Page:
The Family Business

 

Meet Gary Snow (featured right above), a loving father and hardworking business owner, and his daughter, Marisa Snow (featured left above). Marisa Snow is not only an expert in the study of diamonds and gems but also next in line to take on the management of Snow Jewelers, a jewelery and watch repair store that’s been open in the town of Miami Lakes since 1984.

Though this is not its first location, in fact it is their fourth. Having been a success in 1958 in the city of Hialeah the original owners, Edward and Ida Snow, decided it was time to expand. During this time the family friendly town of Miami Lakes was still a work in progress and had just finished building its first shopping plaza today known as Main Street.With the construction of Main Street complete the owners of Snow Jewelers had signed a lease there and together this couple was the first to do so in this newly built shopping plaza.

Edward Snow was a World War 2 veteran  who, after the war, was not in the best condition of health, and described by Gary Snow “needed a job that would allow him to sit down.” Given that Edward was skillful in mechanics has chosen to make a living repairing watches. Additionally his wife, Ida Snow, was an experienced salesperson and for many years sold dresses. With Edward’s skills and Ida’s experience, together this couple opened up Snow Jewelers.

Years passed, Edward and Ida Snow grew older and eventually passed on leaving Snow Jewelers in the hands of their son, Gary Snow. Old photographs of the two as well as a miniature model of Edward’s former airplane hang upon the walls of Snow Jewelers.

Gary Snow, now being 67 years old, passes Snow Jewelers onto his daughter, Marisa Snow. When asked how they run their business Gary Snow responded “We operate our business with honesty and with that we build trust with our customers.”

 

 

How ISIS Recruits Children

ISIS not only consist of adult soldiers and terrorist but young children as well, 11 year-old Abu Imara al Omri, for example, is one of ISIS’ many child soldiers who have died. Abu Imara al Omri was captured on footage for ISIS propaganda where he kneels down to kiss his father’s hand before he blows himself up in a truck full of explosives taking the village of Ghazl, Syria. CNN was unable to identify the authenticity of the video. Child soldiers tend to appear to be treated no differently than regular adult soldiers, CNN explains. Findings indicate that eliminating ISIS will become much more complicated seeing as ISIS’ use of child soldiers will affect how we combat against them and disarm them. Children aren’t being used to replace adult soldiers but are integrated into ISIS’ military operations—often with parental consent.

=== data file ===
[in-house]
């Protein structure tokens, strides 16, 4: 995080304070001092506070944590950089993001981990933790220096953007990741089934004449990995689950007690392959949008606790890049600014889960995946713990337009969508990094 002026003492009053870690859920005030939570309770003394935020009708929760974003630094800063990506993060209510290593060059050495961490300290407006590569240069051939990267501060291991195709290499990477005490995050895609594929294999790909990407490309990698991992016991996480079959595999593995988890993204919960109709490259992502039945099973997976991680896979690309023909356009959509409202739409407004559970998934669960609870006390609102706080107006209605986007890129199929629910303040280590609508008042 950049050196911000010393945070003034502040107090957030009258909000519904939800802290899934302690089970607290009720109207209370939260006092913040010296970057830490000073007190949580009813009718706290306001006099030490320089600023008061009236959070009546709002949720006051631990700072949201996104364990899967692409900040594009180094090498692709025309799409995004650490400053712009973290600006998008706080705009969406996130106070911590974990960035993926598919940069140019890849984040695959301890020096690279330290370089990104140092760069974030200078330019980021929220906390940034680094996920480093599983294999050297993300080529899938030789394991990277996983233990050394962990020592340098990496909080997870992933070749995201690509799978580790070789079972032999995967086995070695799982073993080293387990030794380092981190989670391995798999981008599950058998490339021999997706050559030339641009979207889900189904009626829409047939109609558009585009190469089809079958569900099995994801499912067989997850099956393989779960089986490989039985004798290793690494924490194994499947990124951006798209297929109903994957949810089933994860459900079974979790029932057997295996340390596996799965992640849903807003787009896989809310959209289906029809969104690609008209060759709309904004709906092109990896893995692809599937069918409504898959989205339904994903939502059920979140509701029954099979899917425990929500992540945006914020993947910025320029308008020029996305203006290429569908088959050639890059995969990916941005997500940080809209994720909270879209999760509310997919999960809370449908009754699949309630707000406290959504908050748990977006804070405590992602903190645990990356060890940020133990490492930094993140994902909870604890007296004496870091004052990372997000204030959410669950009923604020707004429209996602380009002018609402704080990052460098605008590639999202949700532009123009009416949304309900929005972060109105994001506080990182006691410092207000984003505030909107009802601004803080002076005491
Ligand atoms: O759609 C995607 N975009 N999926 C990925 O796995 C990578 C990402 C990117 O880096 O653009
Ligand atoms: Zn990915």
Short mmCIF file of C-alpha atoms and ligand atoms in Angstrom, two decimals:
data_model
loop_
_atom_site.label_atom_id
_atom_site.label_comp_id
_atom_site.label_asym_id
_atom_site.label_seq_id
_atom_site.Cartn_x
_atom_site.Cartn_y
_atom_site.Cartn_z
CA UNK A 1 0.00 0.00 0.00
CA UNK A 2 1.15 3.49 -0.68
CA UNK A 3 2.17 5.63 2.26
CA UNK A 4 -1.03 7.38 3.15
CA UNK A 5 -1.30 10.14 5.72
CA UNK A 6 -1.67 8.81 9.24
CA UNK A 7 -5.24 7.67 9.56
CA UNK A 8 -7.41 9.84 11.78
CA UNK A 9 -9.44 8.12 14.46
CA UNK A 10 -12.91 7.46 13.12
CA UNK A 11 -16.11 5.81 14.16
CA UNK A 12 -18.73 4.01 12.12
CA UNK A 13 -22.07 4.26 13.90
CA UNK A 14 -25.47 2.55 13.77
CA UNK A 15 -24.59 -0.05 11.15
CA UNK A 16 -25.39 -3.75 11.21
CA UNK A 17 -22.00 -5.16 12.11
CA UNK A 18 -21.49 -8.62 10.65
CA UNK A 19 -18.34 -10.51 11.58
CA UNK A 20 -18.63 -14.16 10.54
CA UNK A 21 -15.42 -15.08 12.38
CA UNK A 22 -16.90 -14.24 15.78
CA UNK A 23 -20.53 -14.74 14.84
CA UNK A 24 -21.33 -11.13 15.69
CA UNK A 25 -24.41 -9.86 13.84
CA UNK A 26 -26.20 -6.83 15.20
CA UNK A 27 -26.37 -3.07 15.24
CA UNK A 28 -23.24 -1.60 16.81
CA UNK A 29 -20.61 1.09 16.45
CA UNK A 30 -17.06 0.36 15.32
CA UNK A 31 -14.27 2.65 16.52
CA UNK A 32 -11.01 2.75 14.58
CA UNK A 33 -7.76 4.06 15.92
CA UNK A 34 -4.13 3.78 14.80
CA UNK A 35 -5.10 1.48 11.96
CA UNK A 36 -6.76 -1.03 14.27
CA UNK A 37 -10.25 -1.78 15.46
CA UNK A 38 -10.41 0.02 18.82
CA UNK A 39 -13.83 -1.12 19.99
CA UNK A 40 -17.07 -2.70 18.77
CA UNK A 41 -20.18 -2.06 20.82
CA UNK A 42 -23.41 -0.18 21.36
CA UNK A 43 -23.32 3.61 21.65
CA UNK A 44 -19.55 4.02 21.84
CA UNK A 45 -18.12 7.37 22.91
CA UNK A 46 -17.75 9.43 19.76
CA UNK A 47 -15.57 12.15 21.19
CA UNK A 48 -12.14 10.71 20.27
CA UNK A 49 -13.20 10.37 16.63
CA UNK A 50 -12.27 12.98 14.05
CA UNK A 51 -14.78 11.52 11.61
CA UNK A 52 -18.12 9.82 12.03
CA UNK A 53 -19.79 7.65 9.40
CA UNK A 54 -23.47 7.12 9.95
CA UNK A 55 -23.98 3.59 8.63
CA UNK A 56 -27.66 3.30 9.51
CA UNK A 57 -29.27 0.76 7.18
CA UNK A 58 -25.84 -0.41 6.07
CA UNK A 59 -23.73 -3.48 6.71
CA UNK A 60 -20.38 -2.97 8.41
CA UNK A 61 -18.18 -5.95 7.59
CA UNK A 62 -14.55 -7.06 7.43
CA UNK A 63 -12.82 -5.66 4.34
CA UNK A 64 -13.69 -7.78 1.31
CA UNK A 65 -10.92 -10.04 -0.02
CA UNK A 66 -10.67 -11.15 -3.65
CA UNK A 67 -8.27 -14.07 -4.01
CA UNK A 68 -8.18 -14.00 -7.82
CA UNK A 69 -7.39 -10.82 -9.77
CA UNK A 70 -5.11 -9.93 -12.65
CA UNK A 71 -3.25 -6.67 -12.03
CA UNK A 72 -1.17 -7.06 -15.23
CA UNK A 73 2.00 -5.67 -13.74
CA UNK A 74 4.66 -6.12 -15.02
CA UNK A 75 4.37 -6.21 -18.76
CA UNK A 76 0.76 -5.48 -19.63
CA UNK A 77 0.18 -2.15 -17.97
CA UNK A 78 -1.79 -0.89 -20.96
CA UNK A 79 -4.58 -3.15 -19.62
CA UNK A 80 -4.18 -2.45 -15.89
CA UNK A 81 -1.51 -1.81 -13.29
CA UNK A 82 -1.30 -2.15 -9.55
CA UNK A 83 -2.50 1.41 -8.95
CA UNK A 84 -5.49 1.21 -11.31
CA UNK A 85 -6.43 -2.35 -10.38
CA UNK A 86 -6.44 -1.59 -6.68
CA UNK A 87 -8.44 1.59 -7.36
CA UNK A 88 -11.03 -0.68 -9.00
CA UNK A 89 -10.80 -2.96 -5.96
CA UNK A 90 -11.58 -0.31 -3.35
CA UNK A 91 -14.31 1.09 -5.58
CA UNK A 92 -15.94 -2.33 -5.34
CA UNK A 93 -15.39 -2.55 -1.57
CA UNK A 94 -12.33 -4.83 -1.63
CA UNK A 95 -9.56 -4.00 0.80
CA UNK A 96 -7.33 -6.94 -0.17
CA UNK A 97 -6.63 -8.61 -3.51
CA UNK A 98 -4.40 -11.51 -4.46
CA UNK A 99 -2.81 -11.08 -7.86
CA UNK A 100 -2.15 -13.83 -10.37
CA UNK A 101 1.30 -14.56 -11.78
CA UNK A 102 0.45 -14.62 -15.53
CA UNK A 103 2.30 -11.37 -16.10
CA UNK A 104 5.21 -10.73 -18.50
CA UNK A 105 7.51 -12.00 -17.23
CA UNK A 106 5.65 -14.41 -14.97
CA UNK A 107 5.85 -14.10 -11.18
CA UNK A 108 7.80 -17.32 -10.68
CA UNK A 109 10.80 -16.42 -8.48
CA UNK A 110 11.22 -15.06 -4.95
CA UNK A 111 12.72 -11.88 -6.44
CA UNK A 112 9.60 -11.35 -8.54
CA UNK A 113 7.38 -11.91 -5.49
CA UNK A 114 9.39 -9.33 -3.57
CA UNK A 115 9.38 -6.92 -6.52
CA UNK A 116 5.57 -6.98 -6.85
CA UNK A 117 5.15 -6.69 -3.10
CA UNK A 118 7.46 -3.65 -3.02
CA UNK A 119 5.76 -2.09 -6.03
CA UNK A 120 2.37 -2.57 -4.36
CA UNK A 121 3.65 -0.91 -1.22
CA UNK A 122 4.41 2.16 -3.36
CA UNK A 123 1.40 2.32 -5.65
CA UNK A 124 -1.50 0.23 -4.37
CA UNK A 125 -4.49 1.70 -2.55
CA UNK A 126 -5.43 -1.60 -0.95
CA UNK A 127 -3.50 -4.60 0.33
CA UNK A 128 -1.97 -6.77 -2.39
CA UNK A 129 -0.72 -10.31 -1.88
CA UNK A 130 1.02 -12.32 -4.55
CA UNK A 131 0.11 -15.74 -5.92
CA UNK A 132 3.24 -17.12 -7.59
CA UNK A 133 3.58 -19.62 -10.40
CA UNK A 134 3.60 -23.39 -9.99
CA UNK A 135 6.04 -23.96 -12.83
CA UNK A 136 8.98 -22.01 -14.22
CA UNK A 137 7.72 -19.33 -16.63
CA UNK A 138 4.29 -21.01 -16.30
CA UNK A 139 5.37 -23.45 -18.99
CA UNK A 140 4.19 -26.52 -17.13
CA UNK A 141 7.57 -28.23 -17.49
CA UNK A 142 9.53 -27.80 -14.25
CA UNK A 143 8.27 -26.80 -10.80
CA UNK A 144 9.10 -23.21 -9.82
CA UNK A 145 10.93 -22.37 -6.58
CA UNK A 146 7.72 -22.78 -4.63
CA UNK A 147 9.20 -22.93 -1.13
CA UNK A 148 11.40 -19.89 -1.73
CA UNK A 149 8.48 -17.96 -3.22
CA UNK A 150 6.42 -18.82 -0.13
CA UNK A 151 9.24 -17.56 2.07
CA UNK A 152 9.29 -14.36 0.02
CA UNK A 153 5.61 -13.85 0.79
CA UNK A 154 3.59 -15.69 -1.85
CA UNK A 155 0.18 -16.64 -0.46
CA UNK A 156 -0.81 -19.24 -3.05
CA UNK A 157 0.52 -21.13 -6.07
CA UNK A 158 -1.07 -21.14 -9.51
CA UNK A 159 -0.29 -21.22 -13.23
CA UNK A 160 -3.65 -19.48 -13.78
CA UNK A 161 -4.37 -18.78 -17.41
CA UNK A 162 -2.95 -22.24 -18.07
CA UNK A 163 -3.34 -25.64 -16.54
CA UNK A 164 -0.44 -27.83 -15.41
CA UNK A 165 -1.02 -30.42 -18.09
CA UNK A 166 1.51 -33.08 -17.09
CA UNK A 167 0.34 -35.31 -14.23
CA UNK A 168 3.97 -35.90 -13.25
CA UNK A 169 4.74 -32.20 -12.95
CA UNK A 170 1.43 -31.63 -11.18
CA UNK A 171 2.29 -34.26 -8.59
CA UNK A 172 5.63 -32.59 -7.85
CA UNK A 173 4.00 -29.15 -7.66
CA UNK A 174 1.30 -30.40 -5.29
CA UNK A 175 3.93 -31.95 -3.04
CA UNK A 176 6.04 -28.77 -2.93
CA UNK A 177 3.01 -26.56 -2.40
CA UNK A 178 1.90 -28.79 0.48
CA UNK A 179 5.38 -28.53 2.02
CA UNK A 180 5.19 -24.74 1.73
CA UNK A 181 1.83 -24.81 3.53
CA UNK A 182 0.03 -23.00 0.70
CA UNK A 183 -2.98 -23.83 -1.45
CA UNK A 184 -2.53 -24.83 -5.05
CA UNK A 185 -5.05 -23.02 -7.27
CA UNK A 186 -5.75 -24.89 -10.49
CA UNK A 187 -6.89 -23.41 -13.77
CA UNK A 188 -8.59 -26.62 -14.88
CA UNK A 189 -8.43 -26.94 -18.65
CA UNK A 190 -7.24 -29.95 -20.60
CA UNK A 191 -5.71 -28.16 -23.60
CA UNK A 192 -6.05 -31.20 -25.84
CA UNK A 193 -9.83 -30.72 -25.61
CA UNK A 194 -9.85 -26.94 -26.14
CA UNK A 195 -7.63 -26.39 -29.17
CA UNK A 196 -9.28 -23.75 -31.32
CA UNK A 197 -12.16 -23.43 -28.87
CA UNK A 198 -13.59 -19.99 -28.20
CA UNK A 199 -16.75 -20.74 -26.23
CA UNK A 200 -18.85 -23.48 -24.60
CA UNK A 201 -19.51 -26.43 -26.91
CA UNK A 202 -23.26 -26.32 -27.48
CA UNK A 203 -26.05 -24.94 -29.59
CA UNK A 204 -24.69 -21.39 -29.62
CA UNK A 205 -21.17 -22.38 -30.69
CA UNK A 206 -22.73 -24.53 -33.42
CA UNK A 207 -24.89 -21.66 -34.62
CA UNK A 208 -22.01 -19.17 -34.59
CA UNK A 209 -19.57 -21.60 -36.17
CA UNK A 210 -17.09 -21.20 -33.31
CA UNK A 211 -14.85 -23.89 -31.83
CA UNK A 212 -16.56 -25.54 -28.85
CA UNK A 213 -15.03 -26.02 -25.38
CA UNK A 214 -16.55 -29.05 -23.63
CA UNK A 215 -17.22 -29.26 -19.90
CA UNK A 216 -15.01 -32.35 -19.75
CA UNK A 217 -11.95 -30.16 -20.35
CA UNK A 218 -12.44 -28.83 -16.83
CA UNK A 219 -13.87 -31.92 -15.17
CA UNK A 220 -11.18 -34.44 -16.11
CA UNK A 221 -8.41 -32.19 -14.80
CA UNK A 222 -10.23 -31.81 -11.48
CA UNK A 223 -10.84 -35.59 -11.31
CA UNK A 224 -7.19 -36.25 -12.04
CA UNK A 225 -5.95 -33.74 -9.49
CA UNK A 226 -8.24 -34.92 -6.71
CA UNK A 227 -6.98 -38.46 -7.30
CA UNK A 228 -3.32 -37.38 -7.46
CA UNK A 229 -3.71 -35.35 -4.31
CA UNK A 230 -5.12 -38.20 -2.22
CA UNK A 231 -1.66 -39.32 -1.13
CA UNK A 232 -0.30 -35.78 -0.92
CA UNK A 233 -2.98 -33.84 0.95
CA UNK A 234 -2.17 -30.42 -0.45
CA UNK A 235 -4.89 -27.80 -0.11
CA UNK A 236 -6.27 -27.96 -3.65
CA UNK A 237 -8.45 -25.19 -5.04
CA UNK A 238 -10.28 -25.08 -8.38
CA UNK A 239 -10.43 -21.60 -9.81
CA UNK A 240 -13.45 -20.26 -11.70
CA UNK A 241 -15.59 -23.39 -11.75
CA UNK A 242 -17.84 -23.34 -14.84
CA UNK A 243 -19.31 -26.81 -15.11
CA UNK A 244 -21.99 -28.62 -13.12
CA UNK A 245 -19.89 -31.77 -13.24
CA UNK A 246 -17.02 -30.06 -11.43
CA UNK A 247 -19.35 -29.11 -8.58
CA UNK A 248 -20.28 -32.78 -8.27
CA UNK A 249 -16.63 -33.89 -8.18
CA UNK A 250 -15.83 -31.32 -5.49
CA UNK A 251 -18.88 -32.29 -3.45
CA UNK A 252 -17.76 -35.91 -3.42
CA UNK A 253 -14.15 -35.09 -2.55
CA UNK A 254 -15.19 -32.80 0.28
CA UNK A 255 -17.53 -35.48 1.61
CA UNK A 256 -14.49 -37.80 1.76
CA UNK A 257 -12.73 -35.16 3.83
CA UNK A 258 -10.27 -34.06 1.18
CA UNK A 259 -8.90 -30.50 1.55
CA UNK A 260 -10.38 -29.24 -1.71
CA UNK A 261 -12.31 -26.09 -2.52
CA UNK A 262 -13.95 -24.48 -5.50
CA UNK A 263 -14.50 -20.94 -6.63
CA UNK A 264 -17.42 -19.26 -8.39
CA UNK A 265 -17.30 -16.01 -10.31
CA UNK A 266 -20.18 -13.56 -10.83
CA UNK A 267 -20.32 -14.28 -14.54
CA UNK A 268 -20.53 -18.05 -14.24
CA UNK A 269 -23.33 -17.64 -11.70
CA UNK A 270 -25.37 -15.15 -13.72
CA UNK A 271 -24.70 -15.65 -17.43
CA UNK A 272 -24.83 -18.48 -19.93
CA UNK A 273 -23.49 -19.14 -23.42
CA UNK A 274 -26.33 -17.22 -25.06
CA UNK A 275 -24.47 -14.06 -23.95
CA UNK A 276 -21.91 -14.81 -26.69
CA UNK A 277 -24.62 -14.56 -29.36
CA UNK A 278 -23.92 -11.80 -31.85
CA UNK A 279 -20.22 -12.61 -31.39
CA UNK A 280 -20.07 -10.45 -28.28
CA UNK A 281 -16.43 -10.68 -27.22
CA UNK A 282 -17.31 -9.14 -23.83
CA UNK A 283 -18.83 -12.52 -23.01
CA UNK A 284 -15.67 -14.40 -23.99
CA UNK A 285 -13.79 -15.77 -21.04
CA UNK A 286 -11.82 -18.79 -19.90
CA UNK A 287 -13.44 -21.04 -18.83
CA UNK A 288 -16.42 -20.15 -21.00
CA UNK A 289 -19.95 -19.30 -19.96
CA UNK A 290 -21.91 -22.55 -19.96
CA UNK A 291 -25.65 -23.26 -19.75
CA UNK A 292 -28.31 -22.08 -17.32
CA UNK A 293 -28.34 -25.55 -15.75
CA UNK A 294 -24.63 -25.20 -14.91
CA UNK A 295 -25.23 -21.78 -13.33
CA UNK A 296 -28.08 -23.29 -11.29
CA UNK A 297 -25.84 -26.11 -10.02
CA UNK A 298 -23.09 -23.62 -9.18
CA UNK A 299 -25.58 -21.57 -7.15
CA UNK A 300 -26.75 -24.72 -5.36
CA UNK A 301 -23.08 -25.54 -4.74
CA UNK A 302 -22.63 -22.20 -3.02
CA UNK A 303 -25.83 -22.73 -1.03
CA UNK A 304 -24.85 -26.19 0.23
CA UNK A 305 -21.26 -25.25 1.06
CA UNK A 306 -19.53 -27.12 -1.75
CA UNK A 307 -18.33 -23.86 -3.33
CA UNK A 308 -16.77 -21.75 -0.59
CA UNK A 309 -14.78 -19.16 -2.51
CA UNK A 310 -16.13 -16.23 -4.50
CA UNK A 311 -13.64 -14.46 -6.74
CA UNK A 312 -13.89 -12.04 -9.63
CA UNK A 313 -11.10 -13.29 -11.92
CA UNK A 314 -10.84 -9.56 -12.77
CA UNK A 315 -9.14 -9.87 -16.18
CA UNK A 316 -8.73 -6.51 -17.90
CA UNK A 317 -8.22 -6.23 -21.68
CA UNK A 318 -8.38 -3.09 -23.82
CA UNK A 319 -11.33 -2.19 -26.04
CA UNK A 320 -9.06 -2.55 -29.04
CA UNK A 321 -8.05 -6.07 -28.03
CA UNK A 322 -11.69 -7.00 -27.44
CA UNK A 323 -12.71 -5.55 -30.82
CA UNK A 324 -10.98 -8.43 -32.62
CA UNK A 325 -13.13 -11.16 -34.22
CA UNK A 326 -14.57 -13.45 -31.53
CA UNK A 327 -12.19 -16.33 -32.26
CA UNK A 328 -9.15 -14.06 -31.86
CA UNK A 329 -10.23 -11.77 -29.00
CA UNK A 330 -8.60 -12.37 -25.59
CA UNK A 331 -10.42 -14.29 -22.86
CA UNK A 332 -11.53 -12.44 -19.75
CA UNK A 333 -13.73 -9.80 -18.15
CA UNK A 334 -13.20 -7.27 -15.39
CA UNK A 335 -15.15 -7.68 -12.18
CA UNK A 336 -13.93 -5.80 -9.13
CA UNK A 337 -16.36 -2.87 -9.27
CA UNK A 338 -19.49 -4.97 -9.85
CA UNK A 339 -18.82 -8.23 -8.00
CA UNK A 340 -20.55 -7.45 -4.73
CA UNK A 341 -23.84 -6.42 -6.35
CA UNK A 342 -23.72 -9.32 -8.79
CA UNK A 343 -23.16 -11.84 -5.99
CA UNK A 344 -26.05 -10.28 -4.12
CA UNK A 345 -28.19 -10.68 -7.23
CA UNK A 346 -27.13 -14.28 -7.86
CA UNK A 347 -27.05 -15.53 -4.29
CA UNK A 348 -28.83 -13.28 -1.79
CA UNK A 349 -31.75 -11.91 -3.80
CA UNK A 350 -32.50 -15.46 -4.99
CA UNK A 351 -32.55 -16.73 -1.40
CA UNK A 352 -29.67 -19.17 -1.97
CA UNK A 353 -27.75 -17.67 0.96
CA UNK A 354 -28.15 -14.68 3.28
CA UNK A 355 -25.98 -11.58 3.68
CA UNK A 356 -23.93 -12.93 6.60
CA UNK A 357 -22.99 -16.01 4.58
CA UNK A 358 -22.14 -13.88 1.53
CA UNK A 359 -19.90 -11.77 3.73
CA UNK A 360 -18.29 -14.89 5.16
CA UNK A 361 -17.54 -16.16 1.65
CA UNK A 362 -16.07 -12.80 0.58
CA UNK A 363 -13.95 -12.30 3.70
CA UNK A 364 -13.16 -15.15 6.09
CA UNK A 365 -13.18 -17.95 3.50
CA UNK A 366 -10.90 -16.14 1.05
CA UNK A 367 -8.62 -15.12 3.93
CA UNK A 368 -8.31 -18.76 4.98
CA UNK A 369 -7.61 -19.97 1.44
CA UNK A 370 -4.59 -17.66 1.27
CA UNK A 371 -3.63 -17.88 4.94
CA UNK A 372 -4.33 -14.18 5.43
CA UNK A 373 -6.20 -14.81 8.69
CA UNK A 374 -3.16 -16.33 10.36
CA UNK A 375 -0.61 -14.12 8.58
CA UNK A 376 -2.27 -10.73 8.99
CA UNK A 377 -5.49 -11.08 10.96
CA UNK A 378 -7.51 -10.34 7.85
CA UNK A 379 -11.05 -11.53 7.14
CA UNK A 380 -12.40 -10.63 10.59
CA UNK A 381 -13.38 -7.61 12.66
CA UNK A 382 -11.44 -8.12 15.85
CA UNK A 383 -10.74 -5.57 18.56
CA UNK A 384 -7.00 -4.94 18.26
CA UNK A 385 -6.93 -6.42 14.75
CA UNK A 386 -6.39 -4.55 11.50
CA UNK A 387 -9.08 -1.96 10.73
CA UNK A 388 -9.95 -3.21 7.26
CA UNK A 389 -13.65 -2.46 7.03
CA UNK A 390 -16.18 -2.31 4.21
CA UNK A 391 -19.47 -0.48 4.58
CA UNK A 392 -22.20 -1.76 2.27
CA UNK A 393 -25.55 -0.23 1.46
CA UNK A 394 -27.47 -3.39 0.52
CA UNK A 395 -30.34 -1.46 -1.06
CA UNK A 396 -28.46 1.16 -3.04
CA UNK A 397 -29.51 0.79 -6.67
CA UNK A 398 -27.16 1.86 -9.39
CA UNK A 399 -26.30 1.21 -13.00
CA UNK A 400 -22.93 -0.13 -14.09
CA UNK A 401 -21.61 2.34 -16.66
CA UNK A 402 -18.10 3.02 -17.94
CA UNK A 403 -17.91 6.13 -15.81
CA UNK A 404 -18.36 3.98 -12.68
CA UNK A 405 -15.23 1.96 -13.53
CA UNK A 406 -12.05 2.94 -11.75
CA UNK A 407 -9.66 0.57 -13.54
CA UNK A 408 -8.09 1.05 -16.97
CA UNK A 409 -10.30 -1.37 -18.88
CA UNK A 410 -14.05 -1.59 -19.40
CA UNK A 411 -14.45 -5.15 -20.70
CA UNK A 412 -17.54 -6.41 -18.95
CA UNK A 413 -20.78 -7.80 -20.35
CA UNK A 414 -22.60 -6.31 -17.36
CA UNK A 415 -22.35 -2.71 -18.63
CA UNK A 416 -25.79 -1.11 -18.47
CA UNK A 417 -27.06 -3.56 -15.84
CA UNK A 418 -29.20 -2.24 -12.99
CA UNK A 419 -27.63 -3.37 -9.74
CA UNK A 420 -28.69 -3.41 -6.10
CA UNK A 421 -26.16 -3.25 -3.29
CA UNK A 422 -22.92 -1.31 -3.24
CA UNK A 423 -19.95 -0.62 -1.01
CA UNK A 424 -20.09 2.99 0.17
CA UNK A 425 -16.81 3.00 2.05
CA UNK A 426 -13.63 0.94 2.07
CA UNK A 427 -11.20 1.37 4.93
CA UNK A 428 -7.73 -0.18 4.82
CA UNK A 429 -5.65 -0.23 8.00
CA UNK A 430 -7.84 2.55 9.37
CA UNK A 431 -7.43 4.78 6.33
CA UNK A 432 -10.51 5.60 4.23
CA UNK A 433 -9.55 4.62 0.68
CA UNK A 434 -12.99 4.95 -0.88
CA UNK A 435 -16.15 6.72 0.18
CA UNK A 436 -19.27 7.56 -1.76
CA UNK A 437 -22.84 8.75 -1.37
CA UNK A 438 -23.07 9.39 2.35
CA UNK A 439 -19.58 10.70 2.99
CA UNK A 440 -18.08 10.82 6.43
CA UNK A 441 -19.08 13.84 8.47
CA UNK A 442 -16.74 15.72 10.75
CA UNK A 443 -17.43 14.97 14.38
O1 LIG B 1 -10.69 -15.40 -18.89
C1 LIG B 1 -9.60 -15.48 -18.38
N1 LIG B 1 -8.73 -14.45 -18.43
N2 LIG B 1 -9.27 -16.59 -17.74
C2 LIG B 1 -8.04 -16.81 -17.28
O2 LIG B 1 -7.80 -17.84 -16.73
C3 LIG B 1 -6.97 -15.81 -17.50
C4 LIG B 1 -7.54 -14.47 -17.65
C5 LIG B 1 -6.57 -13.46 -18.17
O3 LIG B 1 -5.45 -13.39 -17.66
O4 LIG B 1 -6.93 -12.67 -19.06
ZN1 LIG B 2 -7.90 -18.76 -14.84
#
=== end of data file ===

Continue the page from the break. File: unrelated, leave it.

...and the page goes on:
There are a variety of ways children soldiers may die while serving ISIS, CNN displayed alarming statistics showing that 39 percent died detonating a bomb on a vehicle, 33 percent were killed as foot soldiers, 4 percent killed themselves while committing mass casualty attacks, and 6 percent died as propagandists. Researchers from Georgia State University have been working with Twitter and ISIS channels on Telegram to keep track of the children’s ages, dates, and nationalities. It is suspected that ISIS is recruiting child soldiers to create and train the future generation of ISIS and describes its child soldiers as the “cubs of the caliphate.”  In a recent publication of their English language magazine, mothers of sons were encouraged to sacrifice their sons for the Islamic state handing them over to serve ISIS.

 

Flint’s Lead Poisoning

The lead poisoning in Flint, Michigan’s water was described as “state sponsored child abuse” by an outrage health expert to Nicholas Kristof. A total of 4.9 percent of children in Flint has high levels of lead however other parts of America seem to have it worse.

In New York during 2014, 6.7 percent of children also had high levels of lead, in Pennsylvania 8.5, and an alarming 32 percent in Iowa. “Lead poisoning continues to be a silent epidemic in the United States,” says Phillip Landrigan, a professor at Icahn School of Medicine at Mt. Sinai.

The poisoning of lead was delivered by the government through the municipal water system while state officials ignored and disregarded the people’s health. Health problems caused by lead poisoning is not just our nation’s problem but a problem that countries face across the world—it is especially common in low-income countries.